Address Prepared For the Dedication
of the Masonic Hall, Chelsea,
March 31, 1874.
Upon an occasion like that which has this evening summoned us for the purpose of placing the seal of dedication and consecration to the highest offices of the Masonic Fraternity upon these commodious apartments, henceforth to be our chosen Masonic home, it would seem to be entirely just and fitting to recall in some degree, the labors of those who have gone before us and laid the local foundations of that structure in the fair proportions and solid strength of which we on this day may pardonably rejoice. When men or institutions have passed beyond the period of helpless infancy and of struggling youth, and reached the condition of assured support and character, it is almost by instinct that the mind reverts to the perhaps dark and doubtful days which bore the first signs of life, recalls the long years through which a precarious existence was being maintained, looks backward through the vista of the intervening time, and on the varied scenes of sunshine, cloud, and storm, until all vicissitudes have swept by the field of our vision, and all the promise of the past has reached full fruition in the realization of the present.
From Dec. 14, 1825, which was the date upon which Grecian Lodge, now of Lawrence, was originally chartered at Methuen, until June 11, 1845, no Lodge was chartered in this Commonwealth, although during this period the charters of many existing Lodges were surrendered to the Grand Lodge. This hiatus was the longest in the history of the Lodges in this Commonwealth, except one, namely, the time between the establishment by Henry Price, Prov. Grand Master of St. John's Lodge, Boston, which Lodge was constituted without a written charter in 1733, and the granting of the charter to the Lodge of St. Andrew, by Sholto Charles Douglass, in 1756.
During the twenty years preceding the grant of the charter of Grecian Lodge, twenty-one charters had been granted for the establishment of Masonic Lodges in the Commonwealth, while for a period of twenty years next preceding the time, to wit, between 1785 and 1805, thirty-five charters were issued, and for the double decade, reaching from the date of the charter of Star of Bethlehem Lodge to 1865, the actual number of chartered Lodges reached sixty-five.
In those gloomy years extending from 1825 to 1845 occurred the anti-Masonic warfare, when twenty-seven of the Lodges of the Commonwealth surrendered their charters, deeming themselves, perhaps, unable to weather a storm already so severe and which threatened to be so long in its duration. This occasion furnishes no time to consider the characteristics of that wonderful, yet dark Masonic period, during which, out of the war of the social elements and the wrath of man was destined to spring forth into a larger life and'a grander beauty the radiant genius of Freemasonry. When she had thus passed the hard and remorseless trials and persecutions which yet lent new lustre to her eyes and new vigor to her arm, and was looking around for other and worthy votaries to enter upon and enlarge the kingdom then so sure to come, this then town of Chelsea was ehosen as the spot upon which her foot should first be planted. Pardon me, if, in dealing freely with the early records of Star of Bethlehem Lodge, I permit those records mainly to rehearse her praises.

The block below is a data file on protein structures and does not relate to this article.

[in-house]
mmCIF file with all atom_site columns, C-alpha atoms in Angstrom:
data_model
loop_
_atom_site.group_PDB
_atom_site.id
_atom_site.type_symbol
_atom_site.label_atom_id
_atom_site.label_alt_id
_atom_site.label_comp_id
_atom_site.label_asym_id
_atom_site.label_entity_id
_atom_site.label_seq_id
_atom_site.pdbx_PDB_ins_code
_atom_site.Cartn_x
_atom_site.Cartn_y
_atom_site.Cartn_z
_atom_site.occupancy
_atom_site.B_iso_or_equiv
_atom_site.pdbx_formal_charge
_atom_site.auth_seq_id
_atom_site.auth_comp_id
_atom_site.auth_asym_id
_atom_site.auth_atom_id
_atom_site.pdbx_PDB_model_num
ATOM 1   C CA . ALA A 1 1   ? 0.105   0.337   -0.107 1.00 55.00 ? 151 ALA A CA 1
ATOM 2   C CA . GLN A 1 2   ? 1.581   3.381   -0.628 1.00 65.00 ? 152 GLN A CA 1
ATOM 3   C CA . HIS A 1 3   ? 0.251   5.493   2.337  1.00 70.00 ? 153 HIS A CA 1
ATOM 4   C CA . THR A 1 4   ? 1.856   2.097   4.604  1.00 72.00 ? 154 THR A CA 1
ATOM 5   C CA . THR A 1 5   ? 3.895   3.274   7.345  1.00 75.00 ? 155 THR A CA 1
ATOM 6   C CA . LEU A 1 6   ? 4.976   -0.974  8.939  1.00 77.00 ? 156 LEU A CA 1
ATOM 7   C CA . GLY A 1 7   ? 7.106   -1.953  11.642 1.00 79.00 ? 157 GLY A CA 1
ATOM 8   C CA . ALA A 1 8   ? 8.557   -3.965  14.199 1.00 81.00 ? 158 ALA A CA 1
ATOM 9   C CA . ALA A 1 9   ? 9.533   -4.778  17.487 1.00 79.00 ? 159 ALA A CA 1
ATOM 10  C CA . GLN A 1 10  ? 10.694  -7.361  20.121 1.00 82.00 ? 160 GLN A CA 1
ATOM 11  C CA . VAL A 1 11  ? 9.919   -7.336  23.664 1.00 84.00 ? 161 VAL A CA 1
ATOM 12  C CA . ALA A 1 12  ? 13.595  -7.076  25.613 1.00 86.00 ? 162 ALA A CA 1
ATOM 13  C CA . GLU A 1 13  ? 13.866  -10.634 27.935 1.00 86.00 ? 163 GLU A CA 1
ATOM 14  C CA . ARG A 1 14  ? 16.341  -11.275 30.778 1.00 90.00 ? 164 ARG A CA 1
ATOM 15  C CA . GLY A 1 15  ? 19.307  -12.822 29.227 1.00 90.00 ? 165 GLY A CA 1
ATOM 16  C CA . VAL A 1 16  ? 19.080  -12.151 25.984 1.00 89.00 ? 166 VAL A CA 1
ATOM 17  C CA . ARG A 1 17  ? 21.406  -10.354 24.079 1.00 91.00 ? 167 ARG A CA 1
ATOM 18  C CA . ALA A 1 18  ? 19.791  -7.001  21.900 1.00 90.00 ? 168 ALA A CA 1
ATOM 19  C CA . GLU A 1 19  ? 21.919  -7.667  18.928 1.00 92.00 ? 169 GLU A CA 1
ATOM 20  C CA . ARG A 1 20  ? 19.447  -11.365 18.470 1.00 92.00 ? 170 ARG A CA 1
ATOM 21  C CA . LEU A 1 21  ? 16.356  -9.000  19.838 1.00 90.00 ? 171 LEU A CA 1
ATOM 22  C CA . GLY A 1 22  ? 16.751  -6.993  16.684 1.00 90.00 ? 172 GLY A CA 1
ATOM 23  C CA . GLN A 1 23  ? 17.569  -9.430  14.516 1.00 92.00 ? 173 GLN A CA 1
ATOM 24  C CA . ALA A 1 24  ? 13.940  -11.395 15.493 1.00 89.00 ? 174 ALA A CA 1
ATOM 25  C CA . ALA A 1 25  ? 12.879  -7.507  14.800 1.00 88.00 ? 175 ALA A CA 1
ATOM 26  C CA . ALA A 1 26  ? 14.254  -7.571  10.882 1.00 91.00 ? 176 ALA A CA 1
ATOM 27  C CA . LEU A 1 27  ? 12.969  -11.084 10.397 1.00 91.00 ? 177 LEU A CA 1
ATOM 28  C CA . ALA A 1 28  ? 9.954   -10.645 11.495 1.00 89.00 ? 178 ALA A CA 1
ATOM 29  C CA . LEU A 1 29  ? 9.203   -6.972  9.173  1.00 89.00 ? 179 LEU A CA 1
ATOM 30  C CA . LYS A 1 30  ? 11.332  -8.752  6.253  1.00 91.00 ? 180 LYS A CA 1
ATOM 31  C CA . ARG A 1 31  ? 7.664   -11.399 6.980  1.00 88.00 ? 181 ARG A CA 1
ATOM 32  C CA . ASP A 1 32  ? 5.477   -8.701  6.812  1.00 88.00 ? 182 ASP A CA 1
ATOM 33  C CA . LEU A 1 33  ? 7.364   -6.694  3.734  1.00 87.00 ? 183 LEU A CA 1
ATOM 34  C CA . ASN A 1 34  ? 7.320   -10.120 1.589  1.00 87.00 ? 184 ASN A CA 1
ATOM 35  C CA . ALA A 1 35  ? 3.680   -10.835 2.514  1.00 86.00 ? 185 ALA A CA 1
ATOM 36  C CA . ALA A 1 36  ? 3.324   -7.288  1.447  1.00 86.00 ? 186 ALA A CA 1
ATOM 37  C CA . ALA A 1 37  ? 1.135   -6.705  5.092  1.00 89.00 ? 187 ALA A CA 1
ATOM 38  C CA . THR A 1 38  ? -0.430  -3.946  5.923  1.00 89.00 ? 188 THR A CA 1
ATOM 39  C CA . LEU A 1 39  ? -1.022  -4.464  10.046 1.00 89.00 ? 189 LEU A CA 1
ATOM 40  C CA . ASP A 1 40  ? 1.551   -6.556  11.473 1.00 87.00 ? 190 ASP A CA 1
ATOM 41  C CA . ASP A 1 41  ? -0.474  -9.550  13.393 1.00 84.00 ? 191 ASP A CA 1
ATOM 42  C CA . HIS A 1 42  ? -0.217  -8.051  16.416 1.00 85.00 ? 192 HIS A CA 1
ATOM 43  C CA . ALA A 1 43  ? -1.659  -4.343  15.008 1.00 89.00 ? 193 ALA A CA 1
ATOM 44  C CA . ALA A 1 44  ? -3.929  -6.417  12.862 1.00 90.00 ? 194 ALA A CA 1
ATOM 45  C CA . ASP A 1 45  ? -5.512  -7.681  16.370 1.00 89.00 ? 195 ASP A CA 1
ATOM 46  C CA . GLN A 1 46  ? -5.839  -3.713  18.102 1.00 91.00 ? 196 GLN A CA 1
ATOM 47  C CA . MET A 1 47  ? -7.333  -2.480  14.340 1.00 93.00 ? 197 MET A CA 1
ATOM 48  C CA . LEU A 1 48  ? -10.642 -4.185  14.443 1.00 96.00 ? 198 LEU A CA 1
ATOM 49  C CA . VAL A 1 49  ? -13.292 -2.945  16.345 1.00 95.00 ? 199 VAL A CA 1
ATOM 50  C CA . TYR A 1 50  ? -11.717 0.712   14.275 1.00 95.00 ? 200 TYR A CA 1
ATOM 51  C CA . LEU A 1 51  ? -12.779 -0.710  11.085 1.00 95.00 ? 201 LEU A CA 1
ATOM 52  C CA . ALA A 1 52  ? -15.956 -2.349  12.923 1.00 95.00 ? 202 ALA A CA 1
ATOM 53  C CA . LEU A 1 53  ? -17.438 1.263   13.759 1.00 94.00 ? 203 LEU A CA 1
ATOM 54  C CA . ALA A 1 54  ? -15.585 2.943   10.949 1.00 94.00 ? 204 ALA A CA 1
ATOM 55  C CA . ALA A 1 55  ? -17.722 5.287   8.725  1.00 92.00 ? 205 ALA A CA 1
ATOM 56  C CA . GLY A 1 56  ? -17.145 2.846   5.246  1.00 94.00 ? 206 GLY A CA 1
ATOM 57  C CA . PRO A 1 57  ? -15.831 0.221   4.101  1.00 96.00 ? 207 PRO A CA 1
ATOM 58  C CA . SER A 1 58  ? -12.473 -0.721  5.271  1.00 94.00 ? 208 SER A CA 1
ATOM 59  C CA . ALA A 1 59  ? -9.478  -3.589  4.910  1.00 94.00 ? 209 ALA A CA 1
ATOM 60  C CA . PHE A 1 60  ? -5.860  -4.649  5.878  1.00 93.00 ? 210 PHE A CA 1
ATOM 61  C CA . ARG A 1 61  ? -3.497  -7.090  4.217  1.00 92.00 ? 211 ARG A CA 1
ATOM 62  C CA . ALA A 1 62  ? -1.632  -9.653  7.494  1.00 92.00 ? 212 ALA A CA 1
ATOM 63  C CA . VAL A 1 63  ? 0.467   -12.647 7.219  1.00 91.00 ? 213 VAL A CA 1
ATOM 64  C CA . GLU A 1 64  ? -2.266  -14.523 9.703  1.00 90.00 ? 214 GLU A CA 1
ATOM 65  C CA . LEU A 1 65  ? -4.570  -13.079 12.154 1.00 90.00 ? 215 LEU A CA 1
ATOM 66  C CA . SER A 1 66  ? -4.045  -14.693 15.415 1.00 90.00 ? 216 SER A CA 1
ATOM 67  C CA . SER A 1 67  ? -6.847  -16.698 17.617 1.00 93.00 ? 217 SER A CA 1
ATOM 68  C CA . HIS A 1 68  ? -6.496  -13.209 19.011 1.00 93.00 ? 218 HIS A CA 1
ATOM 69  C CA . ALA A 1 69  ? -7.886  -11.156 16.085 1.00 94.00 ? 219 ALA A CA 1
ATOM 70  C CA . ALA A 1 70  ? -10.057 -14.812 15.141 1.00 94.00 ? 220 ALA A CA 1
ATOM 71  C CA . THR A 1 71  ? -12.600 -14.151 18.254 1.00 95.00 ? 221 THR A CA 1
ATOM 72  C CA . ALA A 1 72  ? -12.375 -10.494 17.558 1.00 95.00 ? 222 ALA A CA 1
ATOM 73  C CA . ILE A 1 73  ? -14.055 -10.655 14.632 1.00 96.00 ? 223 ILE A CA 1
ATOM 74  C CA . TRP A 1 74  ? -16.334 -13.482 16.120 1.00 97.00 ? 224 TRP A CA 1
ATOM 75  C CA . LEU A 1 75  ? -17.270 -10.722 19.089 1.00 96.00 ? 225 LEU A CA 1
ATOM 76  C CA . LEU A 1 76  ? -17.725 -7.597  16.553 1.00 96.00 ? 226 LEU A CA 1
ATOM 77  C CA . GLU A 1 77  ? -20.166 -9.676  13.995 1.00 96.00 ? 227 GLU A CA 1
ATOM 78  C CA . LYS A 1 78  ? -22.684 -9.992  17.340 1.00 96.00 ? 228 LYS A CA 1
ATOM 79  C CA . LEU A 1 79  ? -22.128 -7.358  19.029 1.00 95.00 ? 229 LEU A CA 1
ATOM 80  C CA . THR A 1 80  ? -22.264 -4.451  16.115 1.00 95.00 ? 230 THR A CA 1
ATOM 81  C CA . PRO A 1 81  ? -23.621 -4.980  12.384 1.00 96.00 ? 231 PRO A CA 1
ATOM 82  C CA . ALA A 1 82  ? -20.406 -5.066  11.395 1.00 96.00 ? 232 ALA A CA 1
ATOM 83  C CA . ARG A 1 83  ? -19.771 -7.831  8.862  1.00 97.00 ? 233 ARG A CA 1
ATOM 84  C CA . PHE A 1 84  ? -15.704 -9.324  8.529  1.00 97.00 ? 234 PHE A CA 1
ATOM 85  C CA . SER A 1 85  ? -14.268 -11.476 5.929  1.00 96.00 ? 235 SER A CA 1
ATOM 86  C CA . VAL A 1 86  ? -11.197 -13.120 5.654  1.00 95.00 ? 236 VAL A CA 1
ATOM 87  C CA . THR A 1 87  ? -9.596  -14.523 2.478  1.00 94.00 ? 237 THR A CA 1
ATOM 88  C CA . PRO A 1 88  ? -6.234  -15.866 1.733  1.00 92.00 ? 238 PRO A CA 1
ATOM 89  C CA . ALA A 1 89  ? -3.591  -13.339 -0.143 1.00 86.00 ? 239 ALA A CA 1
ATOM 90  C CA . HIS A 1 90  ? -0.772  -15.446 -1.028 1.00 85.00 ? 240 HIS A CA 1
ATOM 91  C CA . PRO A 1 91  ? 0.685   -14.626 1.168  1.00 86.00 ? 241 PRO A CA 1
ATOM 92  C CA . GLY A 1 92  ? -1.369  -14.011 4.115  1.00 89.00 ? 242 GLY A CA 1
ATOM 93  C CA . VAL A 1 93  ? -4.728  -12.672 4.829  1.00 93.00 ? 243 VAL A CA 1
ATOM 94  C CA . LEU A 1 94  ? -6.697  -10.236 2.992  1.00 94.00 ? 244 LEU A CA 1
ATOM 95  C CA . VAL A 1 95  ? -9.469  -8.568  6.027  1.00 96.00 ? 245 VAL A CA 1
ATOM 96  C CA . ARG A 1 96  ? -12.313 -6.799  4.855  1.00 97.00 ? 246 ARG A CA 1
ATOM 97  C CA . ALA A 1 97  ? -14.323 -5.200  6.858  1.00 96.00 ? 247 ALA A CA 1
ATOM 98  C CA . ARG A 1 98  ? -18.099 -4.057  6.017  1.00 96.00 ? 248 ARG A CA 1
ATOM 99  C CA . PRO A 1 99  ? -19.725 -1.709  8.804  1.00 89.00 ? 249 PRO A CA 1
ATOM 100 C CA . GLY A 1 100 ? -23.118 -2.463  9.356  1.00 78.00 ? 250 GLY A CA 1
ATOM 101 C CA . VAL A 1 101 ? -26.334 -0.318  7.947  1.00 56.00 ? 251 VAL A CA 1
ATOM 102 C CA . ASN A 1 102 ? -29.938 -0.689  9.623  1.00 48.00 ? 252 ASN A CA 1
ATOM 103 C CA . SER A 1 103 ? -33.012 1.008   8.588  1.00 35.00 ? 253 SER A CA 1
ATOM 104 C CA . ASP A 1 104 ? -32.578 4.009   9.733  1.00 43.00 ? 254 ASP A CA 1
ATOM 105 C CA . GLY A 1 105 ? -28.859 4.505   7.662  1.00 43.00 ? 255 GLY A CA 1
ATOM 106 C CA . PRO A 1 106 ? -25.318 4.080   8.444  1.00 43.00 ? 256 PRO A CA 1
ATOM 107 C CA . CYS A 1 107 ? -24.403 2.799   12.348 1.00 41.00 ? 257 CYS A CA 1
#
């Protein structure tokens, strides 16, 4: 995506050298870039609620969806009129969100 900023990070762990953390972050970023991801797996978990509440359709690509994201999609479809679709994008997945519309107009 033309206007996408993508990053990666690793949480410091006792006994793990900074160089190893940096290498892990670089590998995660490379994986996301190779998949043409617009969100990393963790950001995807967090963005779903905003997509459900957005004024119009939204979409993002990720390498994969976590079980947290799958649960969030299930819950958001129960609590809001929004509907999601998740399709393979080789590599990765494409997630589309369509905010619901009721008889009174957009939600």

STAR OF BETHLEHEM LODGE.
On the 15th of Septernber, 1843, the first formal meeting of the Freemasons of Chelsea was held at the house of Brother Horace G. Barrus, at which the following Master Masons were present, viz.: William Knapp, Abel Bowen, Anthony Brackett, David W. Smith, Rufus R. Cook, and Horace G. Barrus, - Brother Barrus acting as presiding officer, and Brother Knapp as Secretary. It was then resolved, "That it is the sense, of this meeting that it is both expedient and important to take immediate and effective measures for the establishment of a Masonic Lodge in Chelsea." A vote was also passed appointing Brother Knapp as a committee "to inquire as to the condition of Malden Lodge, and ascertain if said Lodge can be legally moved to Chelsea." The records do not show that this subject of the removal of the Lodge from Malden was pursued, inasmuch as at a subsequent meetingr held October 11 next ensuing, a committee consisting of Brothers Barrus, Knapp, and Brackett was appointed "to make application to the Most Worshipful Grand Lodge of Massachusetts for a dispensation to work as a Lodge." Immediately afterward, the indorsement of King Solomon's Lodge, Charlestown, to the petition fqr a dispensation was procured that Lodge also presenting its "good wishes fbr our succi:ssand prosperity"; and, furthermore, not content with the mere exhibition of its good wishes, in the words of the record, "kindly loaned us a suit of regalia until we could accommodate ourselves better." The dispensation from the Grand Lodge was procured, but, before proceeding to state the action of the brethren under it, let us examine the first page of the records, which is written as a preliminary exposition of the purposi:s and history of the organization' and which is in terms following: -